One of the most common reasons given by employees for performing a task in an unsafe manner is “That is how we have always done it, and no one has been hurt yet!” This excuse would fit into both the inappropriate response and inappropriate activities categories of the human factors theory of accident causation. This is probably one of the more difficult factors to overcome. The employee who typically says this has been working in the job for a long time and is considered the “expert” on the task. Whenever new employees are hired, they may be properly trained on the safe practices associated with the task but change their work habits based on input from this expert. One interesting note is that if the so-called expert is injured, he or she tends to blame the company for not providing a safe work area, even if he or she was performing the task incorrectly.


Another common cause of human error is having employees performing a task for which they are improperly trained. In many manufacturing settings, there is a lot of pressure to meet production numbers. Many times, compensation for managers is based on meeting these production figures. In these cases, it sometimes becomes a rush to get new employees on the production lines and working, and training suffers. Additionally, even if employees have been trained properly for one task, they may be temporarily moved to another task because of absences, and they have not been trained properly for that task. This cause would fit into the inappropriate activities category of the human factors theory of accident causation.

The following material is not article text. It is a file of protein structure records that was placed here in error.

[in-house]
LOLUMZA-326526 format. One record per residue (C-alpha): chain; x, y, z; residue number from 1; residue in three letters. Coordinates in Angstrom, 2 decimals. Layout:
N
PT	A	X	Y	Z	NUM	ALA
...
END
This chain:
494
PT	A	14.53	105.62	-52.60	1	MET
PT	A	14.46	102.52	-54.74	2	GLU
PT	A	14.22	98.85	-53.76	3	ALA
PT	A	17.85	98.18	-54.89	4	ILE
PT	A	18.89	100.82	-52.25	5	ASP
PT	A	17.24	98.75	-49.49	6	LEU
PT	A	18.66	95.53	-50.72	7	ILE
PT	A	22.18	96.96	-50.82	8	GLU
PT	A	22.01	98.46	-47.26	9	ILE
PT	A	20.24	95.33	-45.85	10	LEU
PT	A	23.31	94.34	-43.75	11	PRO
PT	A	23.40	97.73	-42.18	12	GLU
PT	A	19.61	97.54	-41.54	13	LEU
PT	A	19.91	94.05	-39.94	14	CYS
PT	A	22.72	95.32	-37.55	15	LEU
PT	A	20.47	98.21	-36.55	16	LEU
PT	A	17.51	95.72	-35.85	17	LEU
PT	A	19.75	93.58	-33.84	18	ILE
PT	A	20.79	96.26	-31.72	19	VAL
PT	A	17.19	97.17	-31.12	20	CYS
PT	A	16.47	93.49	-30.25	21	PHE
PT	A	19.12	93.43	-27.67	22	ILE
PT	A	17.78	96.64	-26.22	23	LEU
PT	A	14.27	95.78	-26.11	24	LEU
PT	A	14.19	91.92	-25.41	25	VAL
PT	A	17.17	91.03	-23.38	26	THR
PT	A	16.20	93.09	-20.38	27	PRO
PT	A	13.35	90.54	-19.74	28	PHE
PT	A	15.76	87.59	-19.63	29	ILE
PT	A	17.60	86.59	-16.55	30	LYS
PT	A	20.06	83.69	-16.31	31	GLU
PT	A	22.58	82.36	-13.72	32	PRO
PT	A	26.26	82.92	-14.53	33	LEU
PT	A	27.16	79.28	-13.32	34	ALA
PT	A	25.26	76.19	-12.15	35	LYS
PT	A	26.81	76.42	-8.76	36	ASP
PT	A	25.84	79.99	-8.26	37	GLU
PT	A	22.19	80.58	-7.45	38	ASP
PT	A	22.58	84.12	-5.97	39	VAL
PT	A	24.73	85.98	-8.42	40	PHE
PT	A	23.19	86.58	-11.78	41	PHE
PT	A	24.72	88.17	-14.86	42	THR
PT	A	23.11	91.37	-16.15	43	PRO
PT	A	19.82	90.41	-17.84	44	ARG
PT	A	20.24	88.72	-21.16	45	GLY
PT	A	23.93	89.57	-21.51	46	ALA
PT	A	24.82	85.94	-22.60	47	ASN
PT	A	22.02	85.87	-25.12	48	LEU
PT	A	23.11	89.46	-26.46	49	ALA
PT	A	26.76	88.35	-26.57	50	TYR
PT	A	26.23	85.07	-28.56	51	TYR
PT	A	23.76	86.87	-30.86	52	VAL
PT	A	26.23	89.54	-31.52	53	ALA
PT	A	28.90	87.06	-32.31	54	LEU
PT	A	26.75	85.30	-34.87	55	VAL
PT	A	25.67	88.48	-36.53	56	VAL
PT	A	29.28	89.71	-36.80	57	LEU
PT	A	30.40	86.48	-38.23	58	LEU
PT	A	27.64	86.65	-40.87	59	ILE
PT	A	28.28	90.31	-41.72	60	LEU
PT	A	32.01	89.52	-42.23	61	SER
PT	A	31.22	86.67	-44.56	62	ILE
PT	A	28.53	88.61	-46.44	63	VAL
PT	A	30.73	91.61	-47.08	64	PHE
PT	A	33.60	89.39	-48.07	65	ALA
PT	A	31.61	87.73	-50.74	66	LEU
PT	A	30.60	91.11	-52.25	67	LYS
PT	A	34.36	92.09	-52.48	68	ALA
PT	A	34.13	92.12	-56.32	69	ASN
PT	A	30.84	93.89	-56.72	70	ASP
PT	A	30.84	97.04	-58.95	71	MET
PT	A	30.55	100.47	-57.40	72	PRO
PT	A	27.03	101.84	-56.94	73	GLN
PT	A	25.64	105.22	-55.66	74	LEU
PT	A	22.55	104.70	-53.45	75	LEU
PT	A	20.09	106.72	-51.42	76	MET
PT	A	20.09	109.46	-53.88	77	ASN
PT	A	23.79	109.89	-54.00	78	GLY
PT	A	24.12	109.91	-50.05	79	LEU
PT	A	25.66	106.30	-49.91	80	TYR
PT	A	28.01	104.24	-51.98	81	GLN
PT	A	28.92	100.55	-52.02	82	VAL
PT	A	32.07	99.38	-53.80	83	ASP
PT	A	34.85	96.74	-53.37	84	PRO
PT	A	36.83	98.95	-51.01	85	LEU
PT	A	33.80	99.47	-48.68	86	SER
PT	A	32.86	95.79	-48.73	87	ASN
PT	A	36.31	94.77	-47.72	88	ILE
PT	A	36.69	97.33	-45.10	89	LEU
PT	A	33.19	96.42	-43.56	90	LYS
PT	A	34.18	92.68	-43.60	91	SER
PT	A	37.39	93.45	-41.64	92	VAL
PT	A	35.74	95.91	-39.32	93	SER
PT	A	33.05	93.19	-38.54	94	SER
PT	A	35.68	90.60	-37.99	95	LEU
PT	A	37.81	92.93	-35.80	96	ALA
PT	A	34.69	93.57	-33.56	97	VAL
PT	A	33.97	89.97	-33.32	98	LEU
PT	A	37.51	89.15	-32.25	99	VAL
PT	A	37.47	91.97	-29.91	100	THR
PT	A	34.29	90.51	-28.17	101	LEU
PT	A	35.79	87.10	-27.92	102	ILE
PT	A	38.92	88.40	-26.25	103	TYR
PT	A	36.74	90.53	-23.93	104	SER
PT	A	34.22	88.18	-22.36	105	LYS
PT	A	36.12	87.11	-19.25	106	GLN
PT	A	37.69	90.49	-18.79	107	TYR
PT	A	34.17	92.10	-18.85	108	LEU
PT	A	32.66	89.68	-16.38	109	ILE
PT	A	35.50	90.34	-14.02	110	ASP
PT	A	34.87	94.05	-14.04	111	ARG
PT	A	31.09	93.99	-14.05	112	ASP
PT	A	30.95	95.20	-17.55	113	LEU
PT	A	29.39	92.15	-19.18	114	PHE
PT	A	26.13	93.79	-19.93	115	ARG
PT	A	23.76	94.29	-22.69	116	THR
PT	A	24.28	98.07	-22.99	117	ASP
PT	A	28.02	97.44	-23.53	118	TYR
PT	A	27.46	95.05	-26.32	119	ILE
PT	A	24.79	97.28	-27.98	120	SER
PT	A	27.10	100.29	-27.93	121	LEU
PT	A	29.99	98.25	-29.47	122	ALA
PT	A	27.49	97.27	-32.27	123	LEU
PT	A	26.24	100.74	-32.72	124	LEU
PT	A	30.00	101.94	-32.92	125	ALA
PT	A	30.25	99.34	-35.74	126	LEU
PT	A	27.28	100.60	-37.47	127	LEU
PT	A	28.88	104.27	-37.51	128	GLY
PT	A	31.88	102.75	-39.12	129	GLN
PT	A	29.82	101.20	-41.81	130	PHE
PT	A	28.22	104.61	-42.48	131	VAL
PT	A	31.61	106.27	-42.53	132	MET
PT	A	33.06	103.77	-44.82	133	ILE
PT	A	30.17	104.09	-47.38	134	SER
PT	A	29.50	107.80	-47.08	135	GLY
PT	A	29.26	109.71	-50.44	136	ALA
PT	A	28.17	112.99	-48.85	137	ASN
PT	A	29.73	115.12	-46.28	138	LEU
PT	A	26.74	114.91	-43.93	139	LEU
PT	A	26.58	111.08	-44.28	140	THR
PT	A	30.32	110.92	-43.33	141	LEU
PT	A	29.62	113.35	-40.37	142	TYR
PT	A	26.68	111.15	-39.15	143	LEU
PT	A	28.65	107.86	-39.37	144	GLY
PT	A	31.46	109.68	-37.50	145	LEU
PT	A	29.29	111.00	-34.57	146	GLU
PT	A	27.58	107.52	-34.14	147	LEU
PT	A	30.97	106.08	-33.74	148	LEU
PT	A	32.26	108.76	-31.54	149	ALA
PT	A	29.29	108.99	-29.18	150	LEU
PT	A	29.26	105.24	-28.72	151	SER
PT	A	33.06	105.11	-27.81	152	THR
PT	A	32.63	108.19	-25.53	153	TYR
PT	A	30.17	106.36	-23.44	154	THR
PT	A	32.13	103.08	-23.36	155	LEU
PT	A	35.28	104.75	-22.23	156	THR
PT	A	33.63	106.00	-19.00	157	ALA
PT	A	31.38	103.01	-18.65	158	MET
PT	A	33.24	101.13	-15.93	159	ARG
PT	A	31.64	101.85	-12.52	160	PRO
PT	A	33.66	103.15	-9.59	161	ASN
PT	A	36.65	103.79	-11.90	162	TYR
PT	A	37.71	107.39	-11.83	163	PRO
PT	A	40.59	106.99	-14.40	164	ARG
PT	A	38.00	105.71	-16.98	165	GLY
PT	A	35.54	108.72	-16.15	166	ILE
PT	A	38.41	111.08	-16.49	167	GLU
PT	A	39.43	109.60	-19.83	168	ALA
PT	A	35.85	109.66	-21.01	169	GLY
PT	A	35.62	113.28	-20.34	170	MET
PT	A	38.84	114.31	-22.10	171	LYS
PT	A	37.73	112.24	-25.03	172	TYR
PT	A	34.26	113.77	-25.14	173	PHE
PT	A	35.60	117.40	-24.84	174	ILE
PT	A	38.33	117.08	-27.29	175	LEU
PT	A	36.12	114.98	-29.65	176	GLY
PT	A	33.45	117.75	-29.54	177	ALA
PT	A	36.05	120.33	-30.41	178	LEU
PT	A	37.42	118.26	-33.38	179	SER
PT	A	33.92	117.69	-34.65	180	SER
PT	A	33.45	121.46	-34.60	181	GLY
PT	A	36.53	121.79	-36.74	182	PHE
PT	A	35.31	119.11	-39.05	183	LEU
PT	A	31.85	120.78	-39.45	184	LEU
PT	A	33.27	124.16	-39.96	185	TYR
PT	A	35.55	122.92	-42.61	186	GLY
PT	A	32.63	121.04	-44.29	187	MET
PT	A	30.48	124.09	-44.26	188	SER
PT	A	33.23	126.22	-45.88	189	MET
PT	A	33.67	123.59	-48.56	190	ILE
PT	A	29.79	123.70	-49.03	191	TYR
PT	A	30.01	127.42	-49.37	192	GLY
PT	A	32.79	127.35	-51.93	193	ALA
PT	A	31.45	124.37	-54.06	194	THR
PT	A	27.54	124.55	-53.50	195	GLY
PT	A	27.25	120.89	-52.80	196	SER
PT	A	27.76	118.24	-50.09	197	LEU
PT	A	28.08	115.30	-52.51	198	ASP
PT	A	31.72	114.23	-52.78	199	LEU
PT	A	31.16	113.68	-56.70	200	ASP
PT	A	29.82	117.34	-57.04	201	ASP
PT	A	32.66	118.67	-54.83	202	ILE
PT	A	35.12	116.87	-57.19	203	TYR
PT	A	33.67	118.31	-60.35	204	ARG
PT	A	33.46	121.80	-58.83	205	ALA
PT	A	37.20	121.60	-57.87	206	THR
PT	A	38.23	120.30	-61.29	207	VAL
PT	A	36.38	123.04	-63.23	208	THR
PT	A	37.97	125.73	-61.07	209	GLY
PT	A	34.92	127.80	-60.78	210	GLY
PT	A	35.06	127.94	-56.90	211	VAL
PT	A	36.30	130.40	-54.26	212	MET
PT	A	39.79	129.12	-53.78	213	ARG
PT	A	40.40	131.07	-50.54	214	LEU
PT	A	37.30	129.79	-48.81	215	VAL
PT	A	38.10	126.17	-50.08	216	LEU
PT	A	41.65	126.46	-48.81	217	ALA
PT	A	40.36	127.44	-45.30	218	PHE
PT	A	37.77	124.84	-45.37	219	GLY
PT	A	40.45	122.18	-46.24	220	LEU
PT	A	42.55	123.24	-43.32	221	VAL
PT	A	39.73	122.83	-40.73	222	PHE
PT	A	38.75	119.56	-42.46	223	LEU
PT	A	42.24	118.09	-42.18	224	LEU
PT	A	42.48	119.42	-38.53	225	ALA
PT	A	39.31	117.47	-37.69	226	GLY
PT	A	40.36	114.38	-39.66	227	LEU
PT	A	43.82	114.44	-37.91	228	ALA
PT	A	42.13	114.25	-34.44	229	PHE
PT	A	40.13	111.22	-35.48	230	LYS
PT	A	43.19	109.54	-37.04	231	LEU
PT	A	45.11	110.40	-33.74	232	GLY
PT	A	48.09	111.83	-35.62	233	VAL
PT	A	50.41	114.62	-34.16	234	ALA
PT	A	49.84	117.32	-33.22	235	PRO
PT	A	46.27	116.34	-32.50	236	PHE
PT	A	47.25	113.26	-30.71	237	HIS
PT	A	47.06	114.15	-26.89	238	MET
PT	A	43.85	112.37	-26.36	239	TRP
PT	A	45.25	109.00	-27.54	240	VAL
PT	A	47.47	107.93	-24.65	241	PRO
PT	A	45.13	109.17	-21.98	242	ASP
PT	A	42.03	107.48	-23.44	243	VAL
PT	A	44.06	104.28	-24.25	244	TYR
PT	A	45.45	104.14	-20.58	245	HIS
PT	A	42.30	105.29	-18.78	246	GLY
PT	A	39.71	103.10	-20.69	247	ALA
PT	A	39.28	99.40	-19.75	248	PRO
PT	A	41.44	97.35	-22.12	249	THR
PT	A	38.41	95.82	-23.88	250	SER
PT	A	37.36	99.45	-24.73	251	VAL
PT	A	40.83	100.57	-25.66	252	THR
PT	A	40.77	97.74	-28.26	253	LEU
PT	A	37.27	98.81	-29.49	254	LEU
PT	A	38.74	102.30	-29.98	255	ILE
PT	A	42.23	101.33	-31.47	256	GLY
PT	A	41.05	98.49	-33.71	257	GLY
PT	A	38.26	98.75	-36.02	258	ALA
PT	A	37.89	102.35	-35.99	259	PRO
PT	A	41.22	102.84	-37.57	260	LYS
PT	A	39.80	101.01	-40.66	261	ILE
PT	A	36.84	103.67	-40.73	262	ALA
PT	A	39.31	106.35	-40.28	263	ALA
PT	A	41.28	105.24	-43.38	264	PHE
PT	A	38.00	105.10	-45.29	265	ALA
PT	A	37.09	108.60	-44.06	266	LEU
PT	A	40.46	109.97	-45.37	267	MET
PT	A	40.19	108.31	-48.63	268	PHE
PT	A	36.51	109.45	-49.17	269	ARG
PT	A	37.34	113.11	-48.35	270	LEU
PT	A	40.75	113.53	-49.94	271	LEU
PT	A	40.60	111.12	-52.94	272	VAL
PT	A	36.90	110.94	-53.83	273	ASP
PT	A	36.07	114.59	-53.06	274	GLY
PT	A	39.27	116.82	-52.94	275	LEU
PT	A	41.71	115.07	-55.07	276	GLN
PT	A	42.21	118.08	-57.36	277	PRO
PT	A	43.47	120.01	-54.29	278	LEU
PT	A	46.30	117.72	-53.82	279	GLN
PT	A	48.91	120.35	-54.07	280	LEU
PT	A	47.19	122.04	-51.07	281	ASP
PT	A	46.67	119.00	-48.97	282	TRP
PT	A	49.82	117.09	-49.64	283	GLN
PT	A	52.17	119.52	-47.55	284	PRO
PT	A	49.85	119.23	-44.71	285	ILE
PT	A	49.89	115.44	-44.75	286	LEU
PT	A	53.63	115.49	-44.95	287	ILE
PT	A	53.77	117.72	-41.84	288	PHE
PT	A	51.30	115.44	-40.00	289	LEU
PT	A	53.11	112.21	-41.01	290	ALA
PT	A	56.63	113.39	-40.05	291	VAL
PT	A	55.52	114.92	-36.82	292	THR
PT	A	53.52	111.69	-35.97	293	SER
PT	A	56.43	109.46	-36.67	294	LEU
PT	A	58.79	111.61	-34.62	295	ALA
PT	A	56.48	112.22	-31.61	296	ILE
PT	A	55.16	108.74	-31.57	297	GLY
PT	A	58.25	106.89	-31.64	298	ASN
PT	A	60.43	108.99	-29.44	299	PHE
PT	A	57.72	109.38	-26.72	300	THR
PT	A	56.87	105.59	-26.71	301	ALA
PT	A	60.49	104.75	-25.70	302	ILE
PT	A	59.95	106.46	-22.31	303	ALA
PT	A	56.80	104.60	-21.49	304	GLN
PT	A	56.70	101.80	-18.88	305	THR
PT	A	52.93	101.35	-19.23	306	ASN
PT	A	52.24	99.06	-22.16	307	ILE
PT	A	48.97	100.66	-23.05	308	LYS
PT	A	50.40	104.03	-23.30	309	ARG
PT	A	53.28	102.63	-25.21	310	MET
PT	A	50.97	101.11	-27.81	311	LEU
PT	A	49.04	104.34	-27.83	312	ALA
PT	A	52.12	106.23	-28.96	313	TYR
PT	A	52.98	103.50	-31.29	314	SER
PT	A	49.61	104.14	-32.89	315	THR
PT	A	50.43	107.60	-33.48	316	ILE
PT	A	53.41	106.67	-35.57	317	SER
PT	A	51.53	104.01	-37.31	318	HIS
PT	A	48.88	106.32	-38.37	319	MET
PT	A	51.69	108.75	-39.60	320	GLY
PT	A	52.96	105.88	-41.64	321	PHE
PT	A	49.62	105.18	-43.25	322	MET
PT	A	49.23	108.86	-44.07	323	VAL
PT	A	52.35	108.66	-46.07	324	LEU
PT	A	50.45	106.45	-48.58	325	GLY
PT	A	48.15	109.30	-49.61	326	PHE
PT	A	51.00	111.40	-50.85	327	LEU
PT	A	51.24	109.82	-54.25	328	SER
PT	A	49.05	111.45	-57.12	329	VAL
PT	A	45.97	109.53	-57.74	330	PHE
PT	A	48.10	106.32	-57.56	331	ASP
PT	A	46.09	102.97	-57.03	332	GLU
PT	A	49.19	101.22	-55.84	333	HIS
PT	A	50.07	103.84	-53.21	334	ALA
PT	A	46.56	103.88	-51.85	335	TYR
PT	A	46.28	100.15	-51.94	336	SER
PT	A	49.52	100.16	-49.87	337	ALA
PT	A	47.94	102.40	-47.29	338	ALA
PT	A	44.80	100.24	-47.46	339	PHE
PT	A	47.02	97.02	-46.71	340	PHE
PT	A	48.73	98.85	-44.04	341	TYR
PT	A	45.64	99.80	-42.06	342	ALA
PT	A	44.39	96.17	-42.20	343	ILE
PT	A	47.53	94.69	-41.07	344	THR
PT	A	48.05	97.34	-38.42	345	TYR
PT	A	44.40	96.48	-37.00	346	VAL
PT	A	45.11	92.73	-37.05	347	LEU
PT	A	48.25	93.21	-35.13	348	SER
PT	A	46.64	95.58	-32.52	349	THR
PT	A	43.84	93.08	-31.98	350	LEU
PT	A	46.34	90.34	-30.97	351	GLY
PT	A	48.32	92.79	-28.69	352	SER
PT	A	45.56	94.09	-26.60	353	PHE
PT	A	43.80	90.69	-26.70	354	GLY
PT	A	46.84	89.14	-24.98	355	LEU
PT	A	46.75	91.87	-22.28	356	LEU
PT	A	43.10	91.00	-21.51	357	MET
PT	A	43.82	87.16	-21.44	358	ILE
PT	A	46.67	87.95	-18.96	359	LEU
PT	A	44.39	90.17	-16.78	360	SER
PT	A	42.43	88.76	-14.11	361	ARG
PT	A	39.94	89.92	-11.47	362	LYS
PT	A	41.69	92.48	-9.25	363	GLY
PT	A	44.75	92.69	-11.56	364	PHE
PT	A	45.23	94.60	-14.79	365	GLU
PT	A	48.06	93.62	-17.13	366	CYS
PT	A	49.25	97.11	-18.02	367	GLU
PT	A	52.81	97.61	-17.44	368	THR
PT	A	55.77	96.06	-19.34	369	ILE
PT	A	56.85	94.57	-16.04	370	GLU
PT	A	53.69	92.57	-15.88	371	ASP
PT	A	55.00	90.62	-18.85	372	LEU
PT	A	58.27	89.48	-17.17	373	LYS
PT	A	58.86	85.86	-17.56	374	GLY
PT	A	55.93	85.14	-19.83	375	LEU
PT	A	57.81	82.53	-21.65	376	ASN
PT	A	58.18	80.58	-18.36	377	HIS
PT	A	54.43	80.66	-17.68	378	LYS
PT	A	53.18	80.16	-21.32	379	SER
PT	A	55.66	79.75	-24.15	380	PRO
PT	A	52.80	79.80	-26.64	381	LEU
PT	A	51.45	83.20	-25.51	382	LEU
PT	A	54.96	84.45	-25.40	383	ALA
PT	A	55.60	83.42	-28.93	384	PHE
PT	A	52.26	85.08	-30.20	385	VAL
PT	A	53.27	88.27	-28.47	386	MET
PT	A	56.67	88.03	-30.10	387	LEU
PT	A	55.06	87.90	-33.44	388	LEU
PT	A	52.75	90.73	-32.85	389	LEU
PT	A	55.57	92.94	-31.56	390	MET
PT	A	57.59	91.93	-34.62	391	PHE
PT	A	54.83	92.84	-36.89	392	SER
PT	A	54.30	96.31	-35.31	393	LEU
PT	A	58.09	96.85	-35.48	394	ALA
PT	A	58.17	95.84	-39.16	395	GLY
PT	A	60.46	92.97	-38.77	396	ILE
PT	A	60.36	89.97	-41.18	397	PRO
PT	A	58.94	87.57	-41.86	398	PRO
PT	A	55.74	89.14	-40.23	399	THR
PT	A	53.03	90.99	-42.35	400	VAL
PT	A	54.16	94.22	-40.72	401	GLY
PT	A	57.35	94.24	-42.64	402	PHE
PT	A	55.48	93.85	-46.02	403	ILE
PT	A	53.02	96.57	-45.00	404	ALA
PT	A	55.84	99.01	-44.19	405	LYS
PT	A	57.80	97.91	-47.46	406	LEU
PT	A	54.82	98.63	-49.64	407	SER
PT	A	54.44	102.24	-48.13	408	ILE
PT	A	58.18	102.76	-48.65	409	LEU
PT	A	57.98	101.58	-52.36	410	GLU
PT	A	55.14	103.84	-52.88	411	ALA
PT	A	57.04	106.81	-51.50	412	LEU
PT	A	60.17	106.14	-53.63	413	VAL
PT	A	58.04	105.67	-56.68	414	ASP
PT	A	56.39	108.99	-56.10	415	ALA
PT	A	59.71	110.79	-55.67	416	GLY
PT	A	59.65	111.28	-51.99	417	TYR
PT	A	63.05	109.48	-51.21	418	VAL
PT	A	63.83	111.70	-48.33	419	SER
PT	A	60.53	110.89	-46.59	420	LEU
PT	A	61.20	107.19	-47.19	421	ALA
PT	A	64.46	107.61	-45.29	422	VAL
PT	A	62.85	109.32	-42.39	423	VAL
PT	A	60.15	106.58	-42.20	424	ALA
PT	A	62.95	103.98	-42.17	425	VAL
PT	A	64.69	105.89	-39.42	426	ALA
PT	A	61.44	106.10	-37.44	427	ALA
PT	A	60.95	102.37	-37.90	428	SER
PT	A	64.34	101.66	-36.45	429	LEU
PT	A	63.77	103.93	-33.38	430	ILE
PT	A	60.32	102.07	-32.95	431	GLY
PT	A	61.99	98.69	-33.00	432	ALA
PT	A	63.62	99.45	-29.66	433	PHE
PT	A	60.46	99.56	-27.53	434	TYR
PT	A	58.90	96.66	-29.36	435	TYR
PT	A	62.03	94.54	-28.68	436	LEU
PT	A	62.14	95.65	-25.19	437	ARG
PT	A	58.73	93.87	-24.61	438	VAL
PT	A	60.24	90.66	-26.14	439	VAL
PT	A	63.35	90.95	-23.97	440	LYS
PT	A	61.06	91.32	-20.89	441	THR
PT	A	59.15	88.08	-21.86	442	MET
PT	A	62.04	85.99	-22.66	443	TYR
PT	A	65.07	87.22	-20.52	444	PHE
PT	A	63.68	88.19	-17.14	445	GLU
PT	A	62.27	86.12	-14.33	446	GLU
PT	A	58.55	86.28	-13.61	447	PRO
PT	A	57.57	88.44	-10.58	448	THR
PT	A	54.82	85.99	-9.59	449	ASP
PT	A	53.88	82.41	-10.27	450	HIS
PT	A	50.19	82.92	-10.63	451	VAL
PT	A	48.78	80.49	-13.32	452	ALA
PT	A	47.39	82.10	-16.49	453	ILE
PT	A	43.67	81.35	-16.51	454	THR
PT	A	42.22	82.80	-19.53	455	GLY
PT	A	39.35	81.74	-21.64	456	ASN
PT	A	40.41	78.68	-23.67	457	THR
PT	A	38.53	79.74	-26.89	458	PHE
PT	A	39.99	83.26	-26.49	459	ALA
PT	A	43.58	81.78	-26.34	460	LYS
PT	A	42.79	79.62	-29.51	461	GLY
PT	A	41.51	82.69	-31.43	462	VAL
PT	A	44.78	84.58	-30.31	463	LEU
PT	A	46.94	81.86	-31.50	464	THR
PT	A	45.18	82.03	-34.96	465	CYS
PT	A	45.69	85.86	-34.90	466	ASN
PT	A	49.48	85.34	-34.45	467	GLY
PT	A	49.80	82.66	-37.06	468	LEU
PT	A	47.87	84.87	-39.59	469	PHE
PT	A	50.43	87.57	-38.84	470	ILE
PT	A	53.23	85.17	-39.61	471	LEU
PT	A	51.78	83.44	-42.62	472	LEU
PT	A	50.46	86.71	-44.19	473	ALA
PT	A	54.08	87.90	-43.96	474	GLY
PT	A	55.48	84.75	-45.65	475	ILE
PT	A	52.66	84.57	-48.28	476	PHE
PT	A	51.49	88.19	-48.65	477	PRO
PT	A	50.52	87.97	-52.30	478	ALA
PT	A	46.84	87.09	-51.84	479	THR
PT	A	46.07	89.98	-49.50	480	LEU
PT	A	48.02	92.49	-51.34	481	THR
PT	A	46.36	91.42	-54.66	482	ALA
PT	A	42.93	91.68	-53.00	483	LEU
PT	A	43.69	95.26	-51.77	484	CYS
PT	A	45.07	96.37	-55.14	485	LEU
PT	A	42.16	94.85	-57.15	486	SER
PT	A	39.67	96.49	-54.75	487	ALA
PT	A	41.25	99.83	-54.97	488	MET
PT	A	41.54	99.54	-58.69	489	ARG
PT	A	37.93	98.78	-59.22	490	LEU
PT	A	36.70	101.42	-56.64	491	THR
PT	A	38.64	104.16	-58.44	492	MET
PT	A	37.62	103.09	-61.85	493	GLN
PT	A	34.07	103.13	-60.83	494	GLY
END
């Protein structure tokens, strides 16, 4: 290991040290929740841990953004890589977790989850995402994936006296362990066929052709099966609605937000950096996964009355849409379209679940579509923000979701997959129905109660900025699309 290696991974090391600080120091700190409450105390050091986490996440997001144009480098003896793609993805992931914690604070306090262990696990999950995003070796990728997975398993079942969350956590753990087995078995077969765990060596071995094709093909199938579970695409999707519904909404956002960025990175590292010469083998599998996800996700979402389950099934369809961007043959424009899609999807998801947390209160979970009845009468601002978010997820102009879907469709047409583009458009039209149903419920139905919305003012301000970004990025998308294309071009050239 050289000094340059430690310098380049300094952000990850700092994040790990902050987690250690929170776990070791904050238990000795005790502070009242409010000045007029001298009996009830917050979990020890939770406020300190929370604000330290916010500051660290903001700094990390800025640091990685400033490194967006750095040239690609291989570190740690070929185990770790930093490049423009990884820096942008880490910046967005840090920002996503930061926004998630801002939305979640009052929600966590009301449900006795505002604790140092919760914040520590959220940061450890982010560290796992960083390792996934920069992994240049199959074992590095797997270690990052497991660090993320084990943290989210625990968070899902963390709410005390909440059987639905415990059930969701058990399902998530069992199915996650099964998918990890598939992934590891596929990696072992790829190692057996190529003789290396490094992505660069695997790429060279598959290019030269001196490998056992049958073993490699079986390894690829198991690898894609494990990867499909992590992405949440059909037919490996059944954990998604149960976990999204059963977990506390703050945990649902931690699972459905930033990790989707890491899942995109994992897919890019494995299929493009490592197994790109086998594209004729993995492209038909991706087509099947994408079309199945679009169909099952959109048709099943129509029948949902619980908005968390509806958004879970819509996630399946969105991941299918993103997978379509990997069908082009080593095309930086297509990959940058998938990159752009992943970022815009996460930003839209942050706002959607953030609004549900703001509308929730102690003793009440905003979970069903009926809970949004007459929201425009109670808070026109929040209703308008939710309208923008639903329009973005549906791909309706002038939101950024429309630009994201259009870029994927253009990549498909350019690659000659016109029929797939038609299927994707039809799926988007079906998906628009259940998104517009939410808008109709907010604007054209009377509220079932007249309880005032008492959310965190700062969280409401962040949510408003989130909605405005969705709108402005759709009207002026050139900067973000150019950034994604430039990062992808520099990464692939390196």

Of course, in some cases the human factor that is associated with an unsafe act is related to a personal problem. Employees who have personal problems at home may be distracted to the point that they do not perform the task correctly. The personal problems could include marital stress, problems with their children, or financial worries. They may have to work another job after they finish their primary job, leaving them fatigued. Some employees also have problems with addictions to drugs, including alcohol. With the increase in opioid addictions, there are more employees under the influence of drugs at workplaces today. These factors can also be extremely difficult to detect and correct because of privacy laws.


Unsafe conditions can also have many different causes. In some cases, machines are old enough that they do not have safeguards that are required on newer machines, and the employer chooses not to spend the




MOS 5101, Safety and Accident Prevention



money to update the safeguards. This is very common for noise exposures. NewerUNIT machines,xSTUDYGUIDEsuchas hydraulic presses, typically have some noise-deadening materials built in to reduceTitle noise levels. Older machines typically do not have as much noise-deadening materials, resulting in higher personal exposures. There are noise-deadening materials that can be installed, but they can be expensive, and many employers simply require workers to wear hearing protection. This is one reason noise-induced hearing loss is one of the most frequent workers’ compensation claims.